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Asia

Is a new land reform bill in Pakistan doomed to failure?

The Pakistani and international media have written off a land reform bill and yet nobody denies its vital necessity. So where's the catch, asks Arun Chowdhury in this opinion piece.

Does the land belong to those who work it?

Does the land belong to those who work it?

The bill was moved by the Muttahida Quami Movement (MQM) a party with its power base in Pakistan's southern commercial hub, the troubled and troublesome city of Karachi.

The bill is very clearly targeted at the feudal land-owning system of Pakistan. It aims to effect a redistribution of land, which was the objective of previous land reforms as well, proposed in 1959, 1972 and 1977.

The instrument proposed to achieve this objective has always been the imposition of a ceiling on the amount of agricultural land a person can possess: which has gone down from 500 acres of irrigated land in 1959, to 150 acres in 1972, to 100 acres in 1977. The MQM wants it reduced to just 36 acres - a radical proposal.

All these attempts at land reform have failed, and possibly will continue to fail in a country such as Pakistan since the structures of political power follow closely the age-old feudal structures, in which landholding plays a central role. The overwhelming majority of Pakistan’s parliamentarians come from the landholding class. The army is the biggest landholder in the country.

And there are ways of circumventing constrictive legislation by transferring the title, on paper, to others within the family or the clan. There is the possibility of getting the classification of the land, in terms of arability, changed by pulling the right strings. There is the problem of the indebtedness of the tenant farmers. The lines of power and powerlessness, possession and dispossession merge, submerge and re-emerge. It is not as if the imposition of a ceiling will be able to erase all that.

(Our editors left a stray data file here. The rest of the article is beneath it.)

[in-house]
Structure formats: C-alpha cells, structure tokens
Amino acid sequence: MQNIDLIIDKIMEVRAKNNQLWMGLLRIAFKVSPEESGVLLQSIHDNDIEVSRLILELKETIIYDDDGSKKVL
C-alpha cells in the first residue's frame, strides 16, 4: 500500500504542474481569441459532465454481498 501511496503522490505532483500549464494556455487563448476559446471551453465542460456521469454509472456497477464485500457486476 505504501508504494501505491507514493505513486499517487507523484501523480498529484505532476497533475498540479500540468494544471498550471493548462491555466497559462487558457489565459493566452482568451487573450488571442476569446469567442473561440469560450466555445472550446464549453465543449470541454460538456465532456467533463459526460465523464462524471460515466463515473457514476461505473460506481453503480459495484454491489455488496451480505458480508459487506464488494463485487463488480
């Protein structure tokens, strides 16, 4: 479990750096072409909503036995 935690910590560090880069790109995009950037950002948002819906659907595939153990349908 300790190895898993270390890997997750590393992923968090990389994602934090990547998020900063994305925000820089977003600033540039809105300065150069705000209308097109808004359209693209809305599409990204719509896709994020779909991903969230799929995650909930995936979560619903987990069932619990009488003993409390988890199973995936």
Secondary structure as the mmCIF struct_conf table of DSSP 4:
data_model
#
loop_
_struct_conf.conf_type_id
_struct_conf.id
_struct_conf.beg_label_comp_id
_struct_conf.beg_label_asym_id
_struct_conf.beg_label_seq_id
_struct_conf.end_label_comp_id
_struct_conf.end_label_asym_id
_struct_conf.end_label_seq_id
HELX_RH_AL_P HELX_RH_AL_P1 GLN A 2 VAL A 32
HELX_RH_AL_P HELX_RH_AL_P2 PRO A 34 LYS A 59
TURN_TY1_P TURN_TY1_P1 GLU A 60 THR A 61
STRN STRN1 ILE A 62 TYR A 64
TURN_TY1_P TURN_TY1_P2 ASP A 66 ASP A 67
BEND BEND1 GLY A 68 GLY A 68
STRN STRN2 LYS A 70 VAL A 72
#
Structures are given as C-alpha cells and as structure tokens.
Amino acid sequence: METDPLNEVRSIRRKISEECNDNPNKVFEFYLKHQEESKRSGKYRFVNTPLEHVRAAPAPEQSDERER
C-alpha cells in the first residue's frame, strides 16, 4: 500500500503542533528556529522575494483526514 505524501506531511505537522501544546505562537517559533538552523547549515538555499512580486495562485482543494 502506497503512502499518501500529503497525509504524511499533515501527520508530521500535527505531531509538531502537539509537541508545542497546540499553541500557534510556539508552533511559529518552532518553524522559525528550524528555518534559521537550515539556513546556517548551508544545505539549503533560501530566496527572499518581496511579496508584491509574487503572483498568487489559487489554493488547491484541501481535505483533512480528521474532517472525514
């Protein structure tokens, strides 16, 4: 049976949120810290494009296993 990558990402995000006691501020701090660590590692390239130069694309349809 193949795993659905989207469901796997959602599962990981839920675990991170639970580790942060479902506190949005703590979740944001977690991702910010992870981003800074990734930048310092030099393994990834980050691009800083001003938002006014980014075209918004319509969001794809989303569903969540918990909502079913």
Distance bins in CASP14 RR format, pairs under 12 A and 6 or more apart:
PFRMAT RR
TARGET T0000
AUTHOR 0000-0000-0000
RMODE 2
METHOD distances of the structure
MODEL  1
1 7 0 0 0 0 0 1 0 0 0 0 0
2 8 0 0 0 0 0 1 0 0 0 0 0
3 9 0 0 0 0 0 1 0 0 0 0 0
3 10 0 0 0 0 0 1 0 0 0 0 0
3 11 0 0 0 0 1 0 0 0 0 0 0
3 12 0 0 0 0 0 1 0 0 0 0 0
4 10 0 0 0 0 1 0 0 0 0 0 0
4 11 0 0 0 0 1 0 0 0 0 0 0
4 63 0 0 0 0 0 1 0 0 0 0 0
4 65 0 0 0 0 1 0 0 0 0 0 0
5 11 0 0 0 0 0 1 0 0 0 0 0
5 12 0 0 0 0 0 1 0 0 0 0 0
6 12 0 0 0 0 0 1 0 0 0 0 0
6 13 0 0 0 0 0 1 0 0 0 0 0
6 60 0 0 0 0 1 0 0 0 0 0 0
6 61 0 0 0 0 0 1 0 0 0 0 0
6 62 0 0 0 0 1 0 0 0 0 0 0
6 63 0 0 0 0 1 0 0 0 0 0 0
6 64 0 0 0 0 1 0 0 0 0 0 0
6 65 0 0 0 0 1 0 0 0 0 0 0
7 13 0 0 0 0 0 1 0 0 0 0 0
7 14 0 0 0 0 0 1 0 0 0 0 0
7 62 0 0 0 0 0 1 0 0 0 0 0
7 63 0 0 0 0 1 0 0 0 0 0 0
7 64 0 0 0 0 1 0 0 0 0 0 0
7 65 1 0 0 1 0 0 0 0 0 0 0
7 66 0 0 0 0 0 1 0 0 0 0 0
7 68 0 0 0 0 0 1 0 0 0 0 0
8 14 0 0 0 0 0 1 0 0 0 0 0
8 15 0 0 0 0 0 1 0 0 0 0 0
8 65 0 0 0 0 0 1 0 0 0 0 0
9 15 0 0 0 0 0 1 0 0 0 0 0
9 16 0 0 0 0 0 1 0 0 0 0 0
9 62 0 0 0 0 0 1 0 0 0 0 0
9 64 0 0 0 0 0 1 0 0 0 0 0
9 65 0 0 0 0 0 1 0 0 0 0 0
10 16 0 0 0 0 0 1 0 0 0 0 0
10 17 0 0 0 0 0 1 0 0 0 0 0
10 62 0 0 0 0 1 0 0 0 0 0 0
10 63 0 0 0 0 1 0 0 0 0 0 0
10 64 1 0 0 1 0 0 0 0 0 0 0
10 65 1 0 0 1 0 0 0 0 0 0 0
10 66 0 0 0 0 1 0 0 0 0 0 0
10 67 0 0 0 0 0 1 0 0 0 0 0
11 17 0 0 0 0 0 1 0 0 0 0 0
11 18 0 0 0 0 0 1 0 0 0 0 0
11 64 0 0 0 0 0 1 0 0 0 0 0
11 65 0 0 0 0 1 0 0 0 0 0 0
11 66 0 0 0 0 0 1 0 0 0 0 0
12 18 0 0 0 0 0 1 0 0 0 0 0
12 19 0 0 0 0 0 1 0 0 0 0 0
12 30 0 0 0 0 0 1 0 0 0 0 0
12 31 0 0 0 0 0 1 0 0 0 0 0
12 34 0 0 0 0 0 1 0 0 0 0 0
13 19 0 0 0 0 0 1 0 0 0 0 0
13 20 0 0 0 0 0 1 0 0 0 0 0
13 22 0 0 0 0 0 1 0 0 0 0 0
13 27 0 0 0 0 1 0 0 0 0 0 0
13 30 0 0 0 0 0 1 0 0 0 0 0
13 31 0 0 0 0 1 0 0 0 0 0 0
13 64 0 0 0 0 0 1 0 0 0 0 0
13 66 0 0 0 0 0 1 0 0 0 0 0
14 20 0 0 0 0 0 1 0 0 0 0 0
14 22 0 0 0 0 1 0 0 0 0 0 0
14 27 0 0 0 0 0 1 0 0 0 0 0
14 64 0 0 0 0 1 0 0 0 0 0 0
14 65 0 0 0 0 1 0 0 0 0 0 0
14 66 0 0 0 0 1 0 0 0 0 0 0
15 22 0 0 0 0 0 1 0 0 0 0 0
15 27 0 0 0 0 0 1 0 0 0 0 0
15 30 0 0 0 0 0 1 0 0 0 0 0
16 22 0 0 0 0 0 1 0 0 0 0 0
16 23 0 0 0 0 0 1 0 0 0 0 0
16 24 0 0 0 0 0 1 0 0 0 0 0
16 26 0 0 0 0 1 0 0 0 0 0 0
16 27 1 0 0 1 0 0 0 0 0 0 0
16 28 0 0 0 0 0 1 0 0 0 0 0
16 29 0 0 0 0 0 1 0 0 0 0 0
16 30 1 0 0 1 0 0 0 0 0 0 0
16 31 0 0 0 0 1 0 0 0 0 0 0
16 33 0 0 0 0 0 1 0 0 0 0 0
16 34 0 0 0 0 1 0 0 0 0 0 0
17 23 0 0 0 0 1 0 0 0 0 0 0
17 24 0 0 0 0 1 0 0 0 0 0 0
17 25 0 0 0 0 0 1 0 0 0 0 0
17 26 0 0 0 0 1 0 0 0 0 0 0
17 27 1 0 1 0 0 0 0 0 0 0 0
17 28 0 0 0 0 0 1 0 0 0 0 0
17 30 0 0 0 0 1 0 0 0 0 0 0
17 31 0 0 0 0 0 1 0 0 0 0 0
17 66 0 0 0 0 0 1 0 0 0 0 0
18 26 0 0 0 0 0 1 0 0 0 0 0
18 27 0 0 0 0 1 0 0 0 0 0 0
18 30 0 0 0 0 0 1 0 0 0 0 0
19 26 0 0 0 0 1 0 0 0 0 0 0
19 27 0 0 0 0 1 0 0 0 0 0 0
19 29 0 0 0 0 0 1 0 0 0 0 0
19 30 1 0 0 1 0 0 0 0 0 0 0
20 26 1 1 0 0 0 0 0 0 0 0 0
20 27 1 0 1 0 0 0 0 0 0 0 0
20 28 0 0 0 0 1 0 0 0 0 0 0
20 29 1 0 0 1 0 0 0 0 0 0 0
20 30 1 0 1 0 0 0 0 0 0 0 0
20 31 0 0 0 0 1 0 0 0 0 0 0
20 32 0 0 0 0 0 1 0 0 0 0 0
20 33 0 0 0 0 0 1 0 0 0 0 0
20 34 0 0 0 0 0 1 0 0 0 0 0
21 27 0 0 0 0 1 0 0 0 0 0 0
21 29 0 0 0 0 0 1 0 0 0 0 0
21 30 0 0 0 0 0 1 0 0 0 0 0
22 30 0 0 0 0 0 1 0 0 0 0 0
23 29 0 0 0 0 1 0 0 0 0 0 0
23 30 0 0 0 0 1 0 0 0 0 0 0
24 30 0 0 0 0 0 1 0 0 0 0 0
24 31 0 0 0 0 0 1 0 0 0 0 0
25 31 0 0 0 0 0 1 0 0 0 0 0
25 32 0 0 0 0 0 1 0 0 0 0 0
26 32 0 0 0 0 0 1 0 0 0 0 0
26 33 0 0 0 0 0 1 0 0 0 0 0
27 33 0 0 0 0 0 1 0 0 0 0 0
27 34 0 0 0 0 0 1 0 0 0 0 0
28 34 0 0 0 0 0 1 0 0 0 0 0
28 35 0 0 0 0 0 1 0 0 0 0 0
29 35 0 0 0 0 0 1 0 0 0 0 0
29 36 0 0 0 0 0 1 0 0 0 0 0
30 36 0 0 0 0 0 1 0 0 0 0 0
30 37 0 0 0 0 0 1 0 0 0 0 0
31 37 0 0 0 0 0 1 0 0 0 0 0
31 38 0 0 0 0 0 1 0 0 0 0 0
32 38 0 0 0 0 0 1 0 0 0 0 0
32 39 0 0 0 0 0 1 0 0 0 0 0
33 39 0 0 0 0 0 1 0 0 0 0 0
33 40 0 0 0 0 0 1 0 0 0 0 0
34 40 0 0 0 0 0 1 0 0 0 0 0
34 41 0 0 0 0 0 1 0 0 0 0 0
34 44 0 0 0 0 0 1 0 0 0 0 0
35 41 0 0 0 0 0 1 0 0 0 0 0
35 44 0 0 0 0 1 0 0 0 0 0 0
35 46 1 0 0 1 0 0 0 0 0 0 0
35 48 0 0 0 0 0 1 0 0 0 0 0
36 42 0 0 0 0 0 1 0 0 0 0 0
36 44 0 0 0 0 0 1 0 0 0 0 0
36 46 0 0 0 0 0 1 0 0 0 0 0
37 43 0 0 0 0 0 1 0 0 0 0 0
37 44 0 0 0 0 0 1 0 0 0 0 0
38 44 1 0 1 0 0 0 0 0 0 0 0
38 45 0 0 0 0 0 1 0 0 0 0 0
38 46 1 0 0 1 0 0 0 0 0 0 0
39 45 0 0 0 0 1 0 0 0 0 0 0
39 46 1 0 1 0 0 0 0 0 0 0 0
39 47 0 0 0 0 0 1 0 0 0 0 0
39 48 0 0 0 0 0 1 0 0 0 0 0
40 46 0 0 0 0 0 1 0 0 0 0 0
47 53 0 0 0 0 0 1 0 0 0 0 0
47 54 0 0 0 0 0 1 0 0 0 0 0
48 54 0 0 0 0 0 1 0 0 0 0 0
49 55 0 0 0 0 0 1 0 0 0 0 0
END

So why has this land reform bill, which is "doomed to fail", as all the news agencies are trumpeting unisono, suddenly become the talk of the town? It is because radicalization is taking on a different face in every country in South Asia: in Pakistan, it is being called Talibanization. Will the Taliban take up MQM's cry, jump on to that bandwagon? Or will they take the stand of the religious parties of the past, who considered all land reforms to be "un-Islamic"?

Perhaps some experts are right when they suggest that a tenure reform instead of a full-fledged land reform could perhaps be a first, more pragmatic step. After all, the Pakistan People's Party has land reform on its manifesto. Maybe even other mainstream parties will come to understand that, since there is no alternative, they should take the reins in their hands and determine the tempo themselves.

Author: Arun Chowdhury
Editor: Anne Thomas